OECD Employment Ministers Meeting – Trade Unions call for a reassessment of the OECD Jobs Strategy so as to create quality jobs and reduce inequality


The TUAC Statement to the Ministerial is posted here.

The OECD Labour and Employment Ministers are meeting at a critical moment of stalled economic growth, raising the prospect of unemployment, which is already at an unacceptable high and is rising further, especially for young people and in particular those that are not in education, employment or training (NEETs).

Over 30 trade union representatives are joining the OECD Policy Forum on the Future of Work and the Ministerial Meeting itself. The TUAC delegation to the Ministerial besides the TUAC General Secretary, John Evans, includes Hassan Yussuff (President of the Canadian Labour Congress), William Spriggs (Chief Economist of the AFL-CIO) and Montserrat Mir Roca (Confederal Secretary of the ETUC).

There is a rise in non-standard work, including precarious jobs and temporary contracts, as well as an overall increase in informality. We need policy approaches that are truly promoting the creation of ‘more and better jobs’. The Ministerial meeting must mandate the OECD to undertake a reassessment of the 1994 “Jobs Strategy”. It should do so by looking at lessons learned from the crisis, and addressing the need to manage technological change in the future – this requires stronger unions and labour market institutions”, said Evans.

The reassessment must take into account the need to both, create more and better jobs, achieve inclusive growth and reduce income inequality and to prepare for the impact of technological and organisational change due to the digitalisation and automation processes in manufacturing and services’ sectors on employment, working conditions and the employment relationship.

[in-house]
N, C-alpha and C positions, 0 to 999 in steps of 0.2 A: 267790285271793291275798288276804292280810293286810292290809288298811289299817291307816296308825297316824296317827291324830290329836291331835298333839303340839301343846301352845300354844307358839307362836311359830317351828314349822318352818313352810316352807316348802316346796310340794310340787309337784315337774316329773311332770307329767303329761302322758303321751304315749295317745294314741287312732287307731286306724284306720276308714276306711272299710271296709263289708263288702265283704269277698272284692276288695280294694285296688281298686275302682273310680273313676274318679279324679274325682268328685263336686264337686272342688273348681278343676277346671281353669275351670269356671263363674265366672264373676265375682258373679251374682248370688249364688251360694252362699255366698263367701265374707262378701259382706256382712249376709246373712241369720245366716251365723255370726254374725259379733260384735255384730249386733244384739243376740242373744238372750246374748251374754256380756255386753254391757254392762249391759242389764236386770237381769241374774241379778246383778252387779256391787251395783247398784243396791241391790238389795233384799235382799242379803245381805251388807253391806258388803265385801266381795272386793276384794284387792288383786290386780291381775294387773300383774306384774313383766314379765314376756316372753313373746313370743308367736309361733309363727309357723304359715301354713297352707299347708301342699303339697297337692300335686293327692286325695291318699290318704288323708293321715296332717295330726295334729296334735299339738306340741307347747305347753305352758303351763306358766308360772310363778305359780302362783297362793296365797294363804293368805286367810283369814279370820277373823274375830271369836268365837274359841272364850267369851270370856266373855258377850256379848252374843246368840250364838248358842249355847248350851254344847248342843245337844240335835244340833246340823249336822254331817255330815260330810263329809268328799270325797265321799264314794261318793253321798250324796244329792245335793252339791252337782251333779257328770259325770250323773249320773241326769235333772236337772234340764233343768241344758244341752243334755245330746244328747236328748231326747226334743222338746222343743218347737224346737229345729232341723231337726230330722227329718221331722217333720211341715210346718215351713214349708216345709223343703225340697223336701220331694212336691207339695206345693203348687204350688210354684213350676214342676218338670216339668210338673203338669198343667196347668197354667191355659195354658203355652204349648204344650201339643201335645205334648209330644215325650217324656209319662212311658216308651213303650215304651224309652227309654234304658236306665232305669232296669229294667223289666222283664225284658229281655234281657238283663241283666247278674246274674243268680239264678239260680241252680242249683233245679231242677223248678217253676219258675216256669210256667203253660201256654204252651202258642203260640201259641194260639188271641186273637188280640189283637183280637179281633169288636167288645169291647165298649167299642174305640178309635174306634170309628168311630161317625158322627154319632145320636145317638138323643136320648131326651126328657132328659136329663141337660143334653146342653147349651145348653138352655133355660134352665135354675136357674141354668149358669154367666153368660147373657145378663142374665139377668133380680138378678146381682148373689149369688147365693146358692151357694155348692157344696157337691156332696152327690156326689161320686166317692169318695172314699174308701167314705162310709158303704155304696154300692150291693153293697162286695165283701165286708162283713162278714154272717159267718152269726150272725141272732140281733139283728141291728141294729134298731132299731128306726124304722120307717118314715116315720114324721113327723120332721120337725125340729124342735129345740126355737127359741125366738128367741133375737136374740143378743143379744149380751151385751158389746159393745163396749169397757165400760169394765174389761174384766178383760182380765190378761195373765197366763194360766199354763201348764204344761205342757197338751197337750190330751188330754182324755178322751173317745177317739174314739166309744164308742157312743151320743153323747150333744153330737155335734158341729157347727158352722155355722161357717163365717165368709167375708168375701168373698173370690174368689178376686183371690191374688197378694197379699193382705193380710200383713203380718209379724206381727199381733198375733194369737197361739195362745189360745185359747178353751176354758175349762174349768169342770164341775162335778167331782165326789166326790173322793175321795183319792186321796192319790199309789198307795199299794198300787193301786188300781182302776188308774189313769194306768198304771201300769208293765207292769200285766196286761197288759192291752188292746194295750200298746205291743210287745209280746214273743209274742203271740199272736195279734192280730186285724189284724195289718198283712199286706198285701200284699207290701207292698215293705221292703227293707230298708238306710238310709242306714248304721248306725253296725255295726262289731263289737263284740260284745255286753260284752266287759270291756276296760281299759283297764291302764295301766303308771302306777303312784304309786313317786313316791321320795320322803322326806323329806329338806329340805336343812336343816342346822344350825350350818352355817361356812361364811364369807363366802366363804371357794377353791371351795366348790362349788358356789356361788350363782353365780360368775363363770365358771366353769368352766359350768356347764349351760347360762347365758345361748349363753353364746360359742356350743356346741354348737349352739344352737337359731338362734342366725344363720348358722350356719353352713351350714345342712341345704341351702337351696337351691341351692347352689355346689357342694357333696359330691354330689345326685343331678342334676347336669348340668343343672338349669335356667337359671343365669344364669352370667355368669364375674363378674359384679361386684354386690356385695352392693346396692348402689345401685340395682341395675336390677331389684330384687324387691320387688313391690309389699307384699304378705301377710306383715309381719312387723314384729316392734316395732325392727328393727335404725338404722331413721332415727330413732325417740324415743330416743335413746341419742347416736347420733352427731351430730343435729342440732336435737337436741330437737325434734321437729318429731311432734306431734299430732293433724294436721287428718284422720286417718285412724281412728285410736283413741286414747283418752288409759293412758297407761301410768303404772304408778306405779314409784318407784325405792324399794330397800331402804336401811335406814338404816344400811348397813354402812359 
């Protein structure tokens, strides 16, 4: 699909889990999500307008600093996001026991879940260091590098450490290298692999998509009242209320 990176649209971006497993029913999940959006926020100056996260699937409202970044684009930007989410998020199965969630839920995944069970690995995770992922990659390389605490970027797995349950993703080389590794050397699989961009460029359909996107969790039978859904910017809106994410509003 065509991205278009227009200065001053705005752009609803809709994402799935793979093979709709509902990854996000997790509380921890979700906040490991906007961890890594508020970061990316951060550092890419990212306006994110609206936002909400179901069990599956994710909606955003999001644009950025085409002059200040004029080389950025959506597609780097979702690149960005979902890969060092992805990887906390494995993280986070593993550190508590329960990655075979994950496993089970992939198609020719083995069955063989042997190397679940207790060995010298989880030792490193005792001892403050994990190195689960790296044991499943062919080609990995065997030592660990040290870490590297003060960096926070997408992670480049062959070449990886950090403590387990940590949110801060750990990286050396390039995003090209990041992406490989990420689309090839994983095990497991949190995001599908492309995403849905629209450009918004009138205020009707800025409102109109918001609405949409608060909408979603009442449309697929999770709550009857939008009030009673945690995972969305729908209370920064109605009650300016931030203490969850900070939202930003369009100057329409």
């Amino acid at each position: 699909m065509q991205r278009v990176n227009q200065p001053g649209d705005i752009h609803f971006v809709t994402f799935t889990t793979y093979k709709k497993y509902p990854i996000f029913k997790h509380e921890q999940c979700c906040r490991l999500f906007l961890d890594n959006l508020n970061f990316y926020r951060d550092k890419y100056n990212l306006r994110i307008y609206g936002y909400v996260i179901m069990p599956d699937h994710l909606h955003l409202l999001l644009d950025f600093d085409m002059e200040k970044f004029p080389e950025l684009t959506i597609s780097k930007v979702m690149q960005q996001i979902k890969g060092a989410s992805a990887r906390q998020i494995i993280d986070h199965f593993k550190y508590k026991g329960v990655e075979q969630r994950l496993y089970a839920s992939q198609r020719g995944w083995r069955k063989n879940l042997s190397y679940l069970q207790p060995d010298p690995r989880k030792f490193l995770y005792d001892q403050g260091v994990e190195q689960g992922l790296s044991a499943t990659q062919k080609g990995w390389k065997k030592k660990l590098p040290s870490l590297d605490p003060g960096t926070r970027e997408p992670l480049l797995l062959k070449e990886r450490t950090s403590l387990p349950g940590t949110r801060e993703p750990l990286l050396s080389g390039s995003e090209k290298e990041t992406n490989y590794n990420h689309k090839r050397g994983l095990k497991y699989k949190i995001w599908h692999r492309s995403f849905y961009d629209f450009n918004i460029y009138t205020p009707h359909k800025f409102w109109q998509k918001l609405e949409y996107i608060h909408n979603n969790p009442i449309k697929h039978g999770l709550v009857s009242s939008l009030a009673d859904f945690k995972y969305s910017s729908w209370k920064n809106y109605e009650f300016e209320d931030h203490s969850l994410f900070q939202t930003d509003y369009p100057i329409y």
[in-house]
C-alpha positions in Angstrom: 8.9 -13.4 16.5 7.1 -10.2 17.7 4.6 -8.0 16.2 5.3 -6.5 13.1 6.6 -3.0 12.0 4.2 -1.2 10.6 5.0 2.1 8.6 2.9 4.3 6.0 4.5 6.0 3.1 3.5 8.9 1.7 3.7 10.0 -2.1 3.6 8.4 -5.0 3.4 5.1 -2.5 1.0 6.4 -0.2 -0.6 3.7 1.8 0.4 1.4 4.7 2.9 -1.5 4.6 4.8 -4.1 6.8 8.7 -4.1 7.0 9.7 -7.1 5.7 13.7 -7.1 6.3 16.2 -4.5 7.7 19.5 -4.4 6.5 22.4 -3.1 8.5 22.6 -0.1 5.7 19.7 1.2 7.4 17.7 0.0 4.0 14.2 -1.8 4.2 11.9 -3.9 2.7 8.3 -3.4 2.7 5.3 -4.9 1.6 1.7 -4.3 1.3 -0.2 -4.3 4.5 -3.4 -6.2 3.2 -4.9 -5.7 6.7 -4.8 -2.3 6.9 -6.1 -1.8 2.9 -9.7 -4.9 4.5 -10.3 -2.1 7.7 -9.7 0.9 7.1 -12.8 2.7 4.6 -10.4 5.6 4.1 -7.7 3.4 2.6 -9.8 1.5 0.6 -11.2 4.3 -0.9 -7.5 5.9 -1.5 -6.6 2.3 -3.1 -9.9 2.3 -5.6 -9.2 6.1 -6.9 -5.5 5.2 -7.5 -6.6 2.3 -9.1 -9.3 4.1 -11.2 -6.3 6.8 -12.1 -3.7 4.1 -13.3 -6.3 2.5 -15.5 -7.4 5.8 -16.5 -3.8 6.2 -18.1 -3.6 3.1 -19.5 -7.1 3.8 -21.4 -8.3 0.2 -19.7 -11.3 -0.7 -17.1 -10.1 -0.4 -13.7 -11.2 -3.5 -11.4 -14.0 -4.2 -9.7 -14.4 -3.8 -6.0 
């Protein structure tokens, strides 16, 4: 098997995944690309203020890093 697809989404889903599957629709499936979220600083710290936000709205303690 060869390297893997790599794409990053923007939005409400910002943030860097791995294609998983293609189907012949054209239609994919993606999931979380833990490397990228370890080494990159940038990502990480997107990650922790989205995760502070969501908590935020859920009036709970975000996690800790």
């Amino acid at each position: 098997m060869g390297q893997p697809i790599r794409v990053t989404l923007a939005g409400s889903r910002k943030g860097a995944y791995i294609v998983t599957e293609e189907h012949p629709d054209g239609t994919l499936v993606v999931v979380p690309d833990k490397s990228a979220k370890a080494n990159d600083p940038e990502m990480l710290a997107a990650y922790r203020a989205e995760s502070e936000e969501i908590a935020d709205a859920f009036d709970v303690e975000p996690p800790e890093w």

Those who call for more labour market flexibility need to say what they mean as some of those policies failed to deliver quality jobs and instead gave rise to irregular employment.  Precarious jobs are making for a precarious recovery. These structural “reforms” have brought about unevenly distributed social costs, while failing to deliver decent jobs with higher productivity,” said Evans.

Instead, policy proposals to make labour markets more resilient should raise aggregate demand by fully mobilizing the entire range of macro-economic policies, and ensure income inequalities are reduced – including by acknowledging the role of trade unions and collective bargaining in restoring fairer income distribution and improving working conditions”, said William Spriggs.

The OECD will also issue a Recommendation on Ageing at the Ministerial. Most OECD countries have risen the statuary retirement age on the ground that life expectancy is increasing.

Yet, employment rates of older workers remain very low. A uniform rise in the retirement age that ignores old-age unemployment and inequalities in life expectancy is likely to fuel income inequality and to shift, rather than reduce the burden of old age poverty”, said Spriggs.

In the meantime, concrete policy pathways to cease the opportunities from technological change and manage employment and income shocks need to include training and just transition plans in sectors undergoing digitalisation, automation and/ or clean energy transformations.

Choices in terms of work organisation and technology must be evaluated – specifically when it comes to new forms of work in the on-demand and sharing economy, and ICT-based mobile work. Job displacement can be prevented and effectively managed within an innovation cycle. The trend towards subcontracting, outsourcing, offshoring and classifying workers as ‘independent contractors’ in the digital economy needs to be matched by the enforcement of regulatory frameworks ensuring decent working conditions, fair wages, social security and the right to bargain collectively. In the light of this, TUAC is calling on Minsters to develop an Action Plan for Decent Work in the Digital Economy”, said Evans.